Let \((X, \rho)\) be a complete \(\operatorname {CAT}(0)\) space, C be a nonempty bounded closed convex subset of X, and \(T:C\to C\) be a completely continuous and uniformly L-Lipschitzian asymptotically demicontractive mapping with constant \(k\in[0,1)\) and sequence \(\{a_{n}\}\) in \([1,\infty)\) such that \(\sum^{\infty}_{n=1}(a_{n}^{2}-1)<\infty\). Let \(\{\alpha_{n}\}\) be a sequence in \([\varepsilon, 1-k-\varepsilon]\) for some \(\varepsilon>0\). Given \(x_{1}\in C\), define the iteration scheme \(\{x_{n}\}\) by

$$x_{n+1}=(1-\alpha_{n})x_{n}\oplus \alpha_{n} T^{n}x_{n}, \quad n\geq1. $$

Then \(\{x_{n}\}\) converges strongly to a fixed point of T.

Theorem B

Let \((X, \rho)\) be a complete \(\operatorname {CAT}(0)\) space, let C be a nonempty bounded closed convex subset of X, and let \(T:C\to C\) be a completely continuous and uniformly L-Lipschitzian asymptotically hemicontractive mapping with sequence \(\{a_{n}\}\) in \([1,\infty)\) such that \(\sum_{n=1}^{\infty}(a_{n}-1)<\infty\). Let \(\{\alpha_{n}\}, \{\beta_{n}\}\subset[0,1]\) be such that \(\varepsilon \leq\alpha_{n}\leq\beta_{n}\leq b\) for some \(\varepsilon>0\) and \(b\in (0,\frac{\sqrt{1+L^{2}}-1}{L^{2}} )\). Given \(x_{1}\in C\), define the iteration scheme \(\{x_{n}\}\) by

$$\begin{aligned}& x_{n+1}=(1-\alpha_{n})x_{n}\oplus \alpha_{n}T^{n}y_{n}, \\& y_{n}=(1-\beta_{n})x_{n}\oplus\beta_{n} T^{n}x_{n},\quad n\geq1. \end{aligned}$$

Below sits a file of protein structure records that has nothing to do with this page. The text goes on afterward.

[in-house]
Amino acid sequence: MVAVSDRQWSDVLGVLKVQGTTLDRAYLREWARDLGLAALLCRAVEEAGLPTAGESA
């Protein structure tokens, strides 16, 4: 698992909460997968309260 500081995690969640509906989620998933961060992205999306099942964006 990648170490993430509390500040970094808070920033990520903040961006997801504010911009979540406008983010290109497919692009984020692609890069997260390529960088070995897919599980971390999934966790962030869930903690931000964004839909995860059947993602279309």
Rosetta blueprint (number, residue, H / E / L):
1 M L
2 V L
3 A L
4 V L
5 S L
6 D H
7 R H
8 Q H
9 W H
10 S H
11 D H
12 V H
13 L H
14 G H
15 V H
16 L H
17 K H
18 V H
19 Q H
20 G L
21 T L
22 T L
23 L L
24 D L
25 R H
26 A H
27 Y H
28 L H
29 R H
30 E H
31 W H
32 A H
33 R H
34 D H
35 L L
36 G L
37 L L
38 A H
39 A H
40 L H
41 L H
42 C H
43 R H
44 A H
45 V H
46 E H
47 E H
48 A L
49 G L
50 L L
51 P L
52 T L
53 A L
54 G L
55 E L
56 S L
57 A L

Then \(\{x_{n}\}\) converges strongly to a fixed point of T.

In [29], the author raised the following problem.

Problem

Can we extend Theorems A and B to the general setting of \(\operatorname{CAT}(\kappa)\) spaces with \(\kappa>0\)?

The purpose of the paper is to solve this problem. Our main discoveries are Theorems 3.2 and 3.6.

Preliminaries

Let \((X,\rho)\) be a metric space. A geodesic path joining \(x\in X\) to \(y\in X\) (or, more briefly, a geodesic from x to y) is a map c from a closed interval \([0,l]\subset \mathbb{R}\) to X such that \(c(0)=x\), \(c(l)=y\), and \(\rho(c(t),c(t^{\prime}))=|t-t^{\prime}|\) for all \(t,t^{\prime}\in[0,l]\). In particular, c is an isometry and \(\rho(x,y)=l\). The image \(c([0,l])\) of c is called a geodesic segment joining x and y. When it is unique this geodesic segment is denoted by \([x,y]\). This means that \(z\in[x, y]\) if and only if there exists \(\alpha\in[0, 1]\) such that

$$\rho(x,z)=(1-\alpha)\rho(x,y) \quad \mbox{and} \quad \rho(y,z)=\alpha\rho(x,y). $$